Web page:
This past April, Bosch expanded its presence with a $40m center in Sunnyvale replete with labs, workshops and garages focused on AI, human-machine interfaces, robotics and sensors. As well as corporate research and other divisions, Bosch is expanding its venture capital activities here.

While carmaker executives in the Valley stress that they are not here to manage traditional relations with suppliers, collaboration between the technology arms of these firms is important. For example, Bosch employees can be found co-located with Mercedes-Benz researchers in Sunnyvale, working together on machine learning and AI for autonomous driving. BMW has based employees at Santa Clara alongside Intel and Mobileye to work on a shared platform for autonomous driving, and is bringing other automakers and suppliers into the mix. Ford often helps technology startups it finds in Silicon Valley to partner with established suppliers.

Free to create

Even as they expand in Silicon Valley, the leaders of these automotive research and software development units stress a distinction, even independence, from typical engineering and corporate hierarchies.

In some cases, manufacturers have set up these offices as separate entities, partly in an effort to give researchers the room to experiment in the mode of ‘garage’-style startups. They create concepts or minimum viable products to hand over to other departments.

In April last year, Honda turned its existing Silicon Valley Lab unit in Mountain View into Honda R&D Innovations, splitting operations from its North American engineering division to give it a more global remit, reporting to Japan. An Innovations group sits alongside research operations in the office, including an arm for developing and integrating apps, the Honda Developer Studio, and another for incubating startups, called Honda Xcelerator.

John Moon, managing director of strategic partnerships at Honda R&D Innovations, who leads the Honda Developer Studio, says this global remit allows the group to operate at its discretion, without going up the “chain of command”, while also pursuing projects that can scale in other regions. “We report more to R&D in Japan, but as a separate entity with operating space to really look at and think about what the future might bring,” he says.

He points to recent projects that use virtual reality entertainment in the vehicle, as well as tokenization systems that allow customers to make payments from their vehicle using Apple or Android pay.

Hyundai Cradle was recently regrouped out of Hyundai-Kia’s R&D organization, and is now part of a global Strategy and Technology division that looks at new technology and software, along with adjacent markets and business models. This independent grouping will allow Cradle offices to work outside of normal vehicle development cycles, says John Suh, vice-president and founding director of Cradle.

Porsche Digital, meanwhile, is an independent subsidiary of the sports car maker, with its Silicon Valley location part of a growing global network. Thilo Koslowski is managing director and himself a 20-year Silicon Valley-veteran, where he spent most of his career at market analyst Gartner. “There is always a link to the mother ship, but we are self sufficient enough to do things ourselves, from ideation and scouting to building industrial solutions,” he says.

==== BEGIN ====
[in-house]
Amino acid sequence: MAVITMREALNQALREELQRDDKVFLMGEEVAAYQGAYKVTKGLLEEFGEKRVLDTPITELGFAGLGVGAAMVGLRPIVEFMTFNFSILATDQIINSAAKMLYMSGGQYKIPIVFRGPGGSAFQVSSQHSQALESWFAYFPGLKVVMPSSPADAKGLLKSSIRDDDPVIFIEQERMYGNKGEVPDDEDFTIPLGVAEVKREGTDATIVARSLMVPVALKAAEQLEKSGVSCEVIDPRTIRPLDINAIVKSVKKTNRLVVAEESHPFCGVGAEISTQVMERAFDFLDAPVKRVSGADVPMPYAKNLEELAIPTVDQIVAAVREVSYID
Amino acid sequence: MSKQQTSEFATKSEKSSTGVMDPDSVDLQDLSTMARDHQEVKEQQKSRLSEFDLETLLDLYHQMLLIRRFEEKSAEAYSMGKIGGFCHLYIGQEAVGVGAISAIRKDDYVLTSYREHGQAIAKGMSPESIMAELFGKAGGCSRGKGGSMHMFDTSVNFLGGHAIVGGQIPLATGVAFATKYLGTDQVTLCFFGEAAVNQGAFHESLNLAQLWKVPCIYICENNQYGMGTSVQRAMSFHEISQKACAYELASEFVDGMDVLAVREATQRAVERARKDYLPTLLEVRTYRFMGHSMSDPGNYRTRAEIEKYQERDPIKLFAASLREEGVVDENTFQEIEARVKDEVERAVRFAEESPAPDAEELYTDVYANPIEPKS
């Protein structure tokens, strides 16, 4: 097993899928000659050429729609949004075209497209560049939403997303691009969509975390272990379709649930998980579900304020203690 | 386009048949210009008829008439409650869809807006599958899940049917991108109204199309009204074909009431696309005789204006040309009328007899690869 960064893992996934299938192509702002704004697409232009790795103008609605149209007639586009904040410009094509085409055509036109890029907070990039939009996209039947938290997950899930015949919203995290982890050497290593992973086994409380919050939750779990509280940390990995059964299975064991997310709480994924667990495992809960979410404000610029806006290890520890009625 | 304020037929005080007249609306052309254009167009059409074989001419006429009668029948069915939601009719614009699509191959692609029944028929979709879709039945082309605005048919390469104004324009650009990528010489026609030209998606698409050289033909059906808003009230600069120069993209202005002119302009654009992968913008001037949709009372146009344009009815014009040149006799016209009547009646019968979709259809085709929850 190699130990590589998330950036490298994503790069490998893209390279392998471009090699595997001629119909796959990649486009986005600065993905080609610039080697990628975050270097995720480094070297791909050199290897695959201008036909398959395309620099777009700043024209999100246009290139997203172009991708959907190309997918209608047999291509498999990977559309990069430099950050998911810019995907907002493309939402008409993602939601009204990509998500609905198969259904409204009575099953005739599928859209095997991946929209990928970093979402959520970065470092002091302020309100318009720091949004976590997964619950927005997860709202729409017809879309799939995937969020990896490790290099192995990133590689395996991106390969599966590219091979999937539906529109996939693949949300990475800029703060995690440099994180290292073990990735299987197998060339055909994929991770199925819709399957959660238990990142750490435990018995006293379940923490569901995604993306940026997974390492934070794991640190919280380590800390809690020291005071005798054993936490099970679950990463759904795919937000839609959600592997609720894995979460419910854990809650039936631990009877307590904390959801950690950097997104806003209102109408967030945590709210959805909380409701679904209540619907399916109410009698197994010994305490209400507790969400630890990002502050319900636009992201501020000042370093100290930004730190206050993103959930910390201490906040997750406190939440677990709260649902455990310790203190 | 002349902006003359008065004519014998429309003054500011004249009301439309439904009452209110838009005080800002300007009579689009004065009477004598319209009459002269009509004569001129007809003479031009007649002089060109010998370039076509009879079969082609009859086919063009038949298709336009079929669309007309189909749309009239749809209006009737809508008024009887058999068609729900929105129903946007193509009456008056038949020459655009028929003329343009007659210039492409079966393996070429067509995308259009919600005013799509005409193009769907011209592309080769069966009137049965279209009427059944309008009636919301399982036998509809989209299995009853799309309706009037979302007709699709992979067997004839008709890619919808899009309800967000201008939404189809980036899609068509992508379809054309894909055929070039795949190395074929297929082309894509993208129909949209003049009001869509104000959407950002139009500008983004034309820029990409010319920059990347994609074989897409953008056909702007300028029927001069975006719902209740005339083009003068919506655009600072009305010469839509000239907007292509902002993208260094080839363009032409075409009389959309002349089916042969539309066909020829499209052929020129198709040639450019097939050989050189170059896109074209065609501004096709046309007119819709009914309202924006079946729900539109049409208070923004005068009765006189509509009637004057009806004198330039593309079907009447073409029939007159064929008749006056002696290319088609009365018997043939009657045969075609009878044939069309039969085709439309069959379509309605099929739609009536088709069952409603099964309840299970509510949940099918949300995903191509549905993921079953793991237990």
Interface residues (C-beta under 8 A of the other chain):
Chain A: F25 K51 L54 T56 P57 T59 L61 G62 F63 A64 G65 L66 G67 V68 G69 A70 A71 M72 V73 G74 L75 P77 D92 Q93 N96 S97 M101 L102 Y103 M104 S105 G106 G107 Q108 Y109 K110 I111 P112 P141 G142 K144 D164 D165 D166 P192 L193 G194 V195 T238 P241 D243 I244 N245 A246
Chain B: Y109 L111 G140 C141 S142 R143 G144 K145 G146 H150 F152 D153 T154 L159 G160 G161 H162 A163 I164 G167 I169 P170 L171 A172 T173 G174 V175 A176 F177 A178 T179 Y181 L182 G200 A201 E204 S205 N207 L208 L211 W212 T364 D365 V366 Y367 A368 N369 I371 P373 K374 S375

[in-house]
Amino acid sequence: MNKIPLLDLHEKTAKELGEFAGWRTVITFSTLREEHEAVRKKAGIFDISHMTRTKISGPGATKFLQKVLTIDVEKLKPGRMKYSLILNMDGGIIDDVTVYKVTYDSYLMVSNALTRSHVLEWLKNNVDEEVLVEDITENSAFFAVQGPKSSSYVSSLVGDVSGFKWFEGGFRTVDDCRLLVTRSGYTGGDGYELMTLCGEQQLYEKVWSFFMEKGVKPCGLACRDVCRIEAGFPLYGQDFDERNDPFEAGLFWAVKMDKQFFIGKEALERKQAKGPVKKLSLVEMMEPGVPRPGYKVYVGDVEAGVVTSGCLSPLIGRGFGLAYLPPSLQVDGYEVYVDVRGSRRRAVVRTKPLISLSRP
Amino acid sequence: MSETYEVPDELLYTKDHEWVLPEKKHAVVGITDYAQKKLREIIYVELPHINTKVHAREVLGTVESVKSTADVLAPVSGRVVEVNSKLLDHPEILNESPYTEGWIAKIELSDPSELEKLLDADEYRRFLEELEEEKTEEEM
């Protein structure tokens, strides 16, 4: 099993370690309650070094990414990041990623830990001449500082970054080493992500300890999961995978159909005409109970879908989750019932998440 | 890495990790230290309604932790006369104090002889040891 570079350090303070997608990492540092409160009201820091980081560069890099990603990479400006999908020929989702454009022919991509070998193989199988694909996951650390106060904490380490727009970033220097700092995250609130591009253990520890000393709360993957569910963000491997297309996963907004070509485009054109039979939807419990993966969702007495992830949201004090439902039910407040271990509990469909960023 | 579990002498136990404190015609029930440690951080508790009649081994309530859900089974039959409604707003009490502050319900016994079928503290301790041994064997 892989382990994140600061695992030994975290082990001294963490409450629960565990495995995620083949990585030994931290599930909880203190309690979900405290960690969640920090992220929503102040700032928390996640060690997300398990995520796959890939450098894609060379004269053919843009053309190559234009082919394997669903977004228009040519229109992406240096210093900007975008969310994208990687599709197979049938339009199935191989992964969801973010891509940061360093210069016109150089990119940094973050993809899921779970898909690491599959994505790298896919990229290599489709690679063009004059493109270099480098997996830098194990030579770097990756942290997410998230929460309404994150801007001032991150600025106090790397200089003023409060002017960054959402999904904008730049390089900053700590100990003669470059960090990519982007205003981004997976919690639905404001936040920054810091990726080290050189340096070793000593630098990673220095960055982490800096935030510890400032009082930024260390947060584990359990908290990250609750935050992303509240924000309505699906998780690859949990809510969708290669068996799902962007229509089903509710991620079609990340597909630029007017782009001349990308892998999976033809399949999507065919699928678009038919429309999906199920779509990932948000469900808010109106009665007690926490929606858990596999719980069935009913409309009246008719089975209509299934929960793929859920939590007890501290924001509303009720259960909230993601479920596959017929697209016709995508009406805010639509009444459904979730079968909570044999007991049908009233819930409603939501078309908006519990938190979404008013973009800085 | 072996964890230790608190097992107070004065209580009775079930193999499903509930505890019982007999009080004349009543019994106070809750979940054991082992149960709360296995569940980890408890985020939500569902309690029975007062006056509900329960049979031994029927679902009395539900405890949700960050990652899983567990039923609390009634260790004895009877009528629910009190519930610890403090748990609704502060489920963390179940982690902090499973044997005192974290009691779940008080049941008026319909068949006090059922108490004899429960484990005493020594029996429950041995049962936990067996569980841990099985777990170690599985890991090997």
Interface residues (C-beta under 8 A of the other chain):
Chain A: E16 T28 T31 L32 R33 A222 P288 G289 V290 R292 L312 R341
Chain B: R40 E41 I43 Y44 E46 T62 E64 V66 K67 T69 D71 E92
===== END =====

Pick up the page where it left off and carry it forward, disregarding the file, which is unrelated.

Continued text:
The PSA business lab has been formed as the French carmaker plots an eventual return to the US market, starting first with mobility services. While supporting the carmaker’s nascent North America organization – which will be based in Atlanta – the group reports to Paris and supports European technology and IT research.

Independence

Simon Euringer, who heads the BMW Group Technology Office, says that although it reports to the main Research and Innovation Center (FIZ) in Munich, the Mountain View center does not work according to “common development plans”. There are no service level agreements or requirements, no contracts with milestones, but more focus on collaboration with tech companies and startups. Success stories from the office include concepts for miniature heads-up displays, integrating features with smart watches and energy storage innovations.

Now, Euringer says the technology office is playing a key role in autonomous driving, notably around reinforcement learning, which deals with decisions that are not based on deterministic behavior, for example in traffic situations such as American-style four-way stop signs.

silicon-valley-2-shutter (Photo: Sundry Photography / Shutterstock.com)

While schedules and financing are not an issue – the FIZ pays for all research – pressure comes in the need to “blow away” executives in Munich, says Euringer. Likewise, his office usually has to hand over its minimal viable product and system ideas early enough for others to take the lead.

“That is the secret sauce of the office – to find something which is genuinely born here in Silicon Valley, but which has to be ‘let go’ in order for our core engineering team in Munich to shine with it,” he says. “That is the challenge in project management: knowing when the right moment to let go is.”